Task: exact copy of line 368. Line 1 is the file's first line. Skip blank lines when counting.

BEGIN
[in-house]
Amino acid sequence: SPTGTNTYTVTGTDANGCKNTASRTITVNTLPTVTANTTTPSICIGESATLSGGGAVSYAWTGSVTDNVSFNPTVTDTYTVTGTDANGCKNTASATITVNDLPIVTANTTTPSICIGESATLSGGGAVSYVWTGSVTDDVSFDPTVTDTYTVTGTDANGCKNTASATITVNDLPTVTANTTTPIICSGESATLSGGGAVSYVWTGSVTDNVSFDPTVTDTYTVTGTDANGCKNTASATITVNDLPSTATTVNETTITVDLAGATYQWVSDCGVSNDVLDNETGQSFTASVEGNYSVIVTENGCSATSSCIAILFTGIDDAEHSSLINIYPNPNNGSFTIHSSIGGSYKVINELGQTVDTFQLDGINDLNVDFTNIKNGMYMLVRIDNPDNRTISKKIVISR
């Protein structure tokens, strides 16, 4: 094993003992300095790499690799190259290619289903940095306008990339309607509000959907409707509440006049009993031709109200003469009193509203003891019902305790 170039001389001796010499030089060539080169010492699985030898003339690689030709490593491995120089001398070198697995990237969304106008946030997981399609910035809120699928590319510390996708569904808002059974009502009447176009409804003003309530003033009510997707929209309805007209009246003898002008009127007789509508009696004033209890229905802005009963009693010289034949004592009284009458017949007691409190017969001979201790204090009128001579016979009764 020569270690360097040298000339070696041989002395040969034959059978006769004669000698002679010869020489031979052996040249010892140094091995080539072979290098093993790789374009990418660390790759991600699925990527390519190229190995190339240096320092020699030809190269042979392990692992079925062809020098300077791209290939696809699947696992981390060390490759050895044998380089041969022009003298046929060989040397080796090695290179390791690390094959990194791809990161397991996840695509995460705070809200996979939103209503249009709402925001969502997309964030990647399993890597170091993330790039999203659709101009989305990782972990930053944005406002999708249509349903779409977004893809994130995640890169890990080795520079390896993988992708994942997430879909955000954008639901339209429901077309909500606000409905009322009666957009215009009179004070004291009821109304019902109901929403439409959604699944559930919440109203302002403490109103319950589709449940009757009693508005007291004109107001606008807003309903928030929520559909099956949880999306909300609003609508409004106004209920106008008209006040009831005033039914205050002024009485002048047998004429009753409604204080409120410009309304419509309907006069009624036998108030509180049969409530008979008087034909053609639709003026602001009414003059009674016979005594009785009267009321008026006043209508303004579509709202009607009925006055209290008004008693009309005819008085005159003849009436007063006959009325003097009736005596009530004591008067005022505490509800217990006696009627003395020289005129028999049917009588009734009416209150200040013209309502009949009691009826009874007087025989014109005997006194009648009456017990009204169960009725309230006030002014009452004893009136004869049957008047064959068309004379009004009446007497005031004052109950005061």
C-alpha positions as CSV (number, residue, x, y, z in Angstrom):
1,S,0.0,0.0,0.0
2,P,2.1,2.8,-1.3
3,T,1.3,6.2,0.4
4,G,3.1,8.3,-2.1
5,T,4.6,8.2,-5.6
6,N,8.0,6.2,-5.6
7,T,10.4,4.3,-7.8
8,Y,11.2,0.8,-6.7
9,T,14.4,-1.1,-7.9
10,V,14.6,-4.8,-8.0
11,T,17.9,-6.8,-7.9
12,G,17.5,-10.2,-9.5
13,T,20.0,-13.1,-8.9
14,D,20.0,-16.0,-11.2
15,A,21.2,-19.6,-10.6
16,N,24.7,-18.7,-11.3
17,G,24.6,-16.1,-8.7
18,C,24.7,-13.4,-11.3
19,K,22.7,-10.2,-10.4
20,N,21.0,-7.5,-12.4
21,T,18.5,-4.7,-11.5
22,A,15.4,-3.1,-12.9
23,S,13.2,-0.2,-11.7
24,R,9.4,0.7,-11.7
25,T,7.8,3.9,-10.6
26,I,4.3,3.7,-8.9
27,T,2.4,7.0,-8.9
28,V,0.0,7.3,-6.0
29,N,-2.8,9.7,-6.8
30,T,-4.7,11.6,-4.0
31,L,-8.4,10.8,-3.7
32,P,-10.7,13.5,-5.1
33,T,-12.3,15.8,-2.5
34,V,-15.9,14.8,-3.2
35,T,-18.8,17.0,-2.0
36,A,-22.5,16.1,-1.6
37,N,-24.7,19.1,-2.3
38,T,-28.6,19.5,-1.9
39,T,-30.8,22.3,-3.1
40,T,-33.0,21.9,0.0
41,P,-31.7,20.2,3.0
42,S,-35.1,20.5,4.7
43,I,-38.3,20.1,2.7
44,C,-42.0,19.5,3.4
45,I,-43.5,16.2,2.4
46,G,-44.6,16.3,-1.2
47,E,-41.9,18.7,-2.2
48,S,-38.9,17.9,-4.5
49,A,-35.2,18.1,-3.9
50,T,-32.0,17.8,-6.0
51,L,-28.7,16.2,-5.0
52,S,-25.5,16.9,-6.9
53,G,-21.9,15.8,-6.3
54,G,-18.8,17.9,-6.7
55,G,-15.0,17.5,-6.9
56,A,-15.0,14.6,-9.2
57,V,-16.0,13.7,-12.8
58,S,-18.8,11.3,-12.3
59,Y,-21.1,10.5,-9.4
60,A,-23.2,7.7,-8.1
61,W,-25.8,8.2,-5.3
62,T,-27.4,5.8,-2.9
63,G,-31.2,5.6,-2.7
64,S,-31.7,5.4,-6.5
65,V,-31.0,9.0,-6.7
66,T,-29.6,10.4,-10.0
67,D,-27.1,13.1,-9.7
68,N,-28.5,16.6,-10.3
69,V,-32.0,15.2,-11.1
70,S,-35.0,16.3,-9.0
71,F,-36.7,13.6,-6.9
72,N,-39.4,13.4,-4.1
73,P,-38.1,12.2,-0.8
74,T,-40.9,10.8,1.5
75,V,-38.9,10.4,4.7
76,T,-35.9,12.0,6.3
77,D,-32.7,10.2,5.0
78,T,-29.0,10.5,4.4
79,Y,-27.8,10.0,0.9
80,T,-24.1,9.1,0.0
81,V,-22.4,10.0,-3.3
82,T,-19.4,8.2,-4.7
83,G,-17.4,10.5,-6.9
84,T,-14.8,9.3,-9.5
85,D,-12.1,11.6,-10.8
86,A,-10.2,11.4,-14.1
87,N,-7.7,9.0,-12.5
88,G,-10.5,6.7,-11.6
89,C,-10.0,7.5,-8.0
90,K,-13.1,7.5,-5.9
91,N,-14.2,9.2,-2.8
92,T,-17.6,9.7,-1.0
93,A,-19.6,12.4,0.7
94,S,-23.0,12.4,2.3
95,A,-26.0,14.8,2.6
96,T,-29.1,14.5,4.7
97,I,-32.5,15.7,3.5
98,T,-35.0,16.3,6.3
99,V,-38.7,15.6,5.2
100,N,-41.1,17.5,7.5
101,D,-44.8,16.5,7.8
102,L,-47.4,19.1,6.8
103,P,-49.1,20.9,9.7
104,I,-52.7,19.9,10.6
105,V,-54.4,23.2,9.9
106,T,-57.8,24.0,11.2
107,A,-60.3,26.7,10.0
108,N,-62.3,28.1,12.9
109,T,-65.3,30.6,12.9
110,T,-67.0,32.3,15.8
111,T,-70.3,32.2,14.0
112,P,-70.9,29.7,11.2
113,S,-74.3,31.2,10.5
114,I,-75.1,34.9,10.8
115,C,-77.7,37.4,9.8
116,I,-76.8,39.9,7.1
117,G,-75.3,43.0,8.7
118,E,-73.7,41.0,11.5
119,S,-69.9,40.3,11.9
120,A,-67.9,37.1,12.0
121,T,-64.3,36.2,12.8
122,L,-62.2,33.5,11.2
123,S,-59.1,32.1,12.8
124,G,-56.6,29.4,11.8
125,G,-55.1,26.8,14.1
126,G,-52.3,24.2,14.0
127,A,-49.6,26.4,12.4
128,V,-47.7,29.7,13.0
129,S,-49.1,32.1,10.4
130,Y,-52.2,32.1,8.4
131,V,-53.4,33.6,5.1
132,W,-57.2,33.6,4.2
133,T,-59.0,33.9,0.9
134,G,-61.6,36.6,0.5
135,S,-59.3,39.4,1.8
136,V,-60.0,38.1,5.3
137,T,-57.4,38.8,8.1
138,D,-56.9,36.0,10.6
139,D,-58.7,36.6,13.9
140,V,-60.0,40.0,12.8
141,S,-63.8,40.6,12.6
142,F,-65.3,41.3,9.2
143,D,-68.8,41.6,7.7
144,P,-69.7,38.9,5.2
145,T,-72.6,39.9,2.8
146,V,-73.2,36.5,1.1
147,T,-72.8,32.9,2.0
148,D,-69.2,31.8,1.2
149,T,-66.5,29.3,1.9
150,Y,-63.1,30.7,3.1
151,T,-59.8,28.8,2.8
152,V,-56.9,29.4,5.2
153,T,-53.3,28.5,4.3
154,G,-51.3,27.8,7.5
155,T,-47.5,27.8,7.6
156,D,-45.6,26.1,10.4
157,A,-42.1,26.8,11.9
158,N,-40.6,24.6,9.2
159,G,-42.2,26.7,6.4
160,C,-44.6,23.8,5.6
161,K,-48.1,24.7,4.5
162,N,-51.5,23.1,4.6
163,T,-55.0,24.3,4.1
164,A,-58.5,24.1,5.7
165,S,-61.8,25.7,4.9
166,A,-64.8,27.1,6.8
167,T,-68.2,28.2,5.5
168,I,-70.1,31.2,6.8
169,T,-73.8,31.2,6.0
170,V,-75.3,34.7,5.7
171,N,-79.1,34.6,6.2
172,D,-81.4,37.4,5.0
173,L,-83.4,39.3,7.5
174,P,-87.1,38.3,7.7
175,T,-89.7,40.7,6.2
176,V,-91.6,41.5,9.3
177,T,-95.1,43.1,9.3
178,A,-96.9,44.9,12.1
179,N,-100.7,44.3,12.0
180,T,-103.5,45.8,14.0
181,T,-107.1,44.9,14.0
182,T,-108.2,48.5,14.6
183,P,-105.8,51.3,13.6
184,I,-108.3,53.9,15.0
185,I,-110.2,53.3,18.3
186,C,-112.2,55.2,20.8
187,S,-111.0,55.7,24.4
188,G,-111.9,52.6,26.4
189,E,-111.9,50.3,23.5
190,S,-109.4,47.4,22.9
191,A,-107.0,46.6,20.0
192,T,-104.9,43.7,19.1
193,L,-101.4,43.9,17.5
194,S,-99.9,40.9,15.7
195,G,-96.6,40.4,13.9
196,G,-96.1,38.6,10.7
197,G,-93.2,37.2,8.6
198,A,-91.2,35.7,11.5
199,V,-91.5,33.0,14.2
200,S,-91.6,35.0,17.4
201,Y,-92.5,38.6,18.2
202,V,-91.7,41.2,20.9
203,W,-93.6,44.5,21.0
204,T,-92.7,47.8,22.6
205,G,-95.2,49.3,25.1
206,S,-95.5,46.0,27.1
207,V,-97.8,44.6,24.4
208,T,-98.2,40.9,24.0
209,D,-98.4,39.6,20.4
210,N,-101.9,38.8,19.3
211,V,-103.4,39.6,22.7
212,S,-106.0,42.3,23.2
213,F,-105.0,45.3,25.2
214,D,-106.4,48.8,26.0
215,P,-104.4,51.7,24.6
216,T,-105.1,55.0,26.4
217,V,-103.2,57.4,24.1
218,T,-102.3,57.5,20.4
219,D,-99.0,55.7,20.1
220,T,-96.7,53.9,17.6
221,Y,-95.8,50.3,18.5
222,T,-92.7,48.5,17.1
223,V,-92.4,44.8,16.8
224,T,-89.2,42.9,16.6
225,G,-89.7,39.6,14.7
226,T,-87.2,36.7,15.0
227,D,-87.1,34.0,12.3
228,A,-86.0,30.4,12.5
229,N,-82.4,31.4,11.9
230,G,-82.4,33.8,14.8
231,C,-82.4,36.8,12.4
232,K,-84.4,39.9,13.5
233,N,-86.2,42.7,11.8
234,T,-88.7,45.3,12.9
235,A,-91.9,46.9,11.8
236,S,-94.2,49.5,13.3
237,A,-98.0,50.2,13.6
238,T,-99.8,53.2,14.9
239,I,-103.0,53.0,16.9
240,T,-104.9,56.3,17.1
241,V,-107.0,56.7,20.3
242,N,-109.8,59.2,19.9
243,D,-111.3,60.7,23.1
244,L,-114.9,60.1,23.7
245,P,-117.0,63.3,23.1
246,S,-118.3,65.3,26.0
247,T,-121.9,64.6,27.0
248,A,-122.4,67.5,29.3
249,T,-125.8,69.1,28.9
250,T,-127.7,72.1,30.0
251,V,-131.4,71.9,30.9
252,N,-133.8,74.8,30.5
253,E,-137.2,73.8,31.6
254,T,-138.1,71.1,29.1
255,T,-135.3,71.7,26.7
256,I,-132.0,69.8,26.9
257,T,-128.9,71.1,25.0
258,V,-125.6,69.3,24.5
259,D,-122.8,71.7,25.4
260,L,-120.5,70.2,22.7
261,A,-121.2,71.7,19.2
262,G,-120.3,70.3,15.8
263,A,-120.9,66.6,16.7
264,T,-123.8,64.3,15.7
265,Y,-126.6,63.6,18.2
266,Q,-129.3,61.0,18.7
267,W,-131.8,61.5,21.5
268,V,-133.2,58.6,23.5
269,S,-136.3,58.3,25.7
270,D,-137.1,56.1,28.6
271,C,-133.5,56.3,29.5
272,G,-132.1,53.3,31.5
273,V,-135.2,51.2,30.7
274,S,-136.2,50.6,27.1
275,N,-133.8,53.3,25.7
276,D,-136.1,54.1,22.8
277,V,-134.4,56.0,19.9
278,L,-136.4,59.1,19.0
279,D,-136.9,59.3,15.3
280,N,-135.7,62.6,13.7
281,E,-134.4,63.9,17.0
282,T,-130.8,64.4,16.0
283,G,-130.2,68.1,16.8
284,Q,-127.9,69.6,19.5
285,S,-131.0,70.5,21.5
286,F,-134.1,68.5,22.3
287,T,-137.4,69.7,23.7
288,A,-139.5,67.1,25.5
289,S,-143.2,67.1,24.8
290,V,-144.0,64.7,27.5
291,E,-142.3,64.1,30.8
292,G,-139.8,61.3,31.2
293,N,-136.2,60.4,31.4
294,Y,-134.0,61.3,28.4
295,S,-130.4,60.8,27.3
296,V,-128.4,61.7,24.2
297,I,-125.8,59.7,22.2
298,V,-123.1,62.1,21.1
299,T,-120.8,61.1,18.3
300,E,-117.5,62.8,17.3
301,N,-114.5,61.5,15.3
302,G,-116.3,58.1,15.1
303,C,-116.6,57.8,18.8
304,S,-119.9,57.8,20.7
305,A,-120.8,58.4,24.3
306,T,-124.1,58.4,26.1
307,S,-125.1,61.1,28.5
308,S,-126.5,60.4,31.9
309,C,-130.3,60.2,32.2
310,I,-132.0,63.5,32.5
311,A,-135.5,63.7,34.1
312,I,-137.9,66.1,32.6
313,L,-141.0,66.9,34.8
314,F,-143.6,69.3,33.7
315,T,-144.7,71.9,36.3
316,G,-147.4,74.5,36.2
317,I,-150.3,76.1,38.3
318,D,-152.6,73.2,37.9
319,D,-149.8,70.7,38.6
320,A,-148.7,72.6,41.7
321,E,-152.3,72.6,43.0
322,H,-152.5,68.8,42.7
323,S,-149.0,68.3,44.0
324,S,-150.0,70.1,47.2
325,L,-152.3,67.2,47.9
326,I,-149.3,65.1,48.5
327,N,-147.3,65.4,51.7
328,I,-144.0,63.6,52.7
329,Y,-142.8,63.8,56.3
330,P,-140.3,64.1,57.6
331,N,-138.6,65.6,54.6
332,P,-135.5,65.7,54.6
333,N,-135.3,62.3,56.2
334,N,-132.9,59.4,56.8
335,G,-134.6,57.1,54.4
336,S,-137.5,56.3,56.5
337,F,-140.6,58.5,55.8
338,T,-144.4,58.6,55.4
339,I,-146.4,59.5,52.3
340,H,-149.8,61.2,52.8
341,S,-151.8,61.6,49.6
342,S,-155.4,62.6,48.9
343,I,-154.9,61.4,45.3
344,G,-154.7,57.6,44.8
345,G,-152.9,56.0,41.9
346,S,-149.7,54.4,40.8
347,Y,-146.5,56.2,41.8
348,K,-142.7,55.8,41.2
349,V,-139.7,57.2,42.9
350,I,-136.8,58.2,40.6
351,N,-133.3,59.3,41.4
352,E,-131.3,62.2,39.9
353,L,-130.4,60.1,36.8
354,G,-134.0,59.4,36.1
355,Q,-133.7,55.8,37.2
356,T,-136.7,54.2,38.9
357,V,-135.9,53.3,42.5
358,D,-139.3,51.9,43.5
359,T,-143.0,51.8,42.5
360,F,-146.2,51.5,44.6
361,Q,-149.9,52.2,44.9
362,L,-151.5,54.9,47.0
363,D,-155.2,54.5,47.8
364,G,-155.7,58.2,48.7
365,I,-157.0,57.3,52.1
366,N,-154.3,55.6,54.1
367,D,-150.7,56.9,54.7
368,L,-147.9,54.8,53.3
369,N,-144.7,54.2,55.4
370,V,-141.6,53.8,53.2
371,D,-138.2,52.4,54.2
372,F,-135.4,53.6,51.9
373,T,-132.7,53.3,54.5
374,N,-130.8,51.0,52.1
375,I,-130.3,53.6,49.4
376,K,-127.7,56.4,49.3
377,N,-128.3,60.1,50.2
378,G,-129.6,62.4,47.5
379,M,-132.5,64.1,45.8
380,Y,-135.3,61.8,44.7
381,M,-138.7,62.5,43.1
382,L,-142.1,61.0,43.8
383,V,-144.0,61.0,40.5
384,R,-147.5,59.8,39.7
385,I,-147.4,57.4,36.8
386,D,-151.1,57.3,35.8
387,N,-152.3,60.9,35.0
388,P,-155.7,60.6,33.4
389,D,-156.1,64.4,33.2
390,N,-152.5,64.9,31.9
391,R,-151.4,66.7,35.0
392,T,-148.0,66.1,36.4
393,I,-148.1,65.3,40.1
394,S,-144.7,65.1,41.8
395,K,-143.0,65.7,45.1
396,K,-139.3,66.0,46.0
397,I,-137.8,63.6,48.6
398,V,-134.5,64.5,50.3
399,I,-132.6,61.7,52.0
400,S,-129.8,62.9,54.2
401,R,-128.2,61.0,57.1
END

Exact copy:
364,G,-155.7,58.2,48.7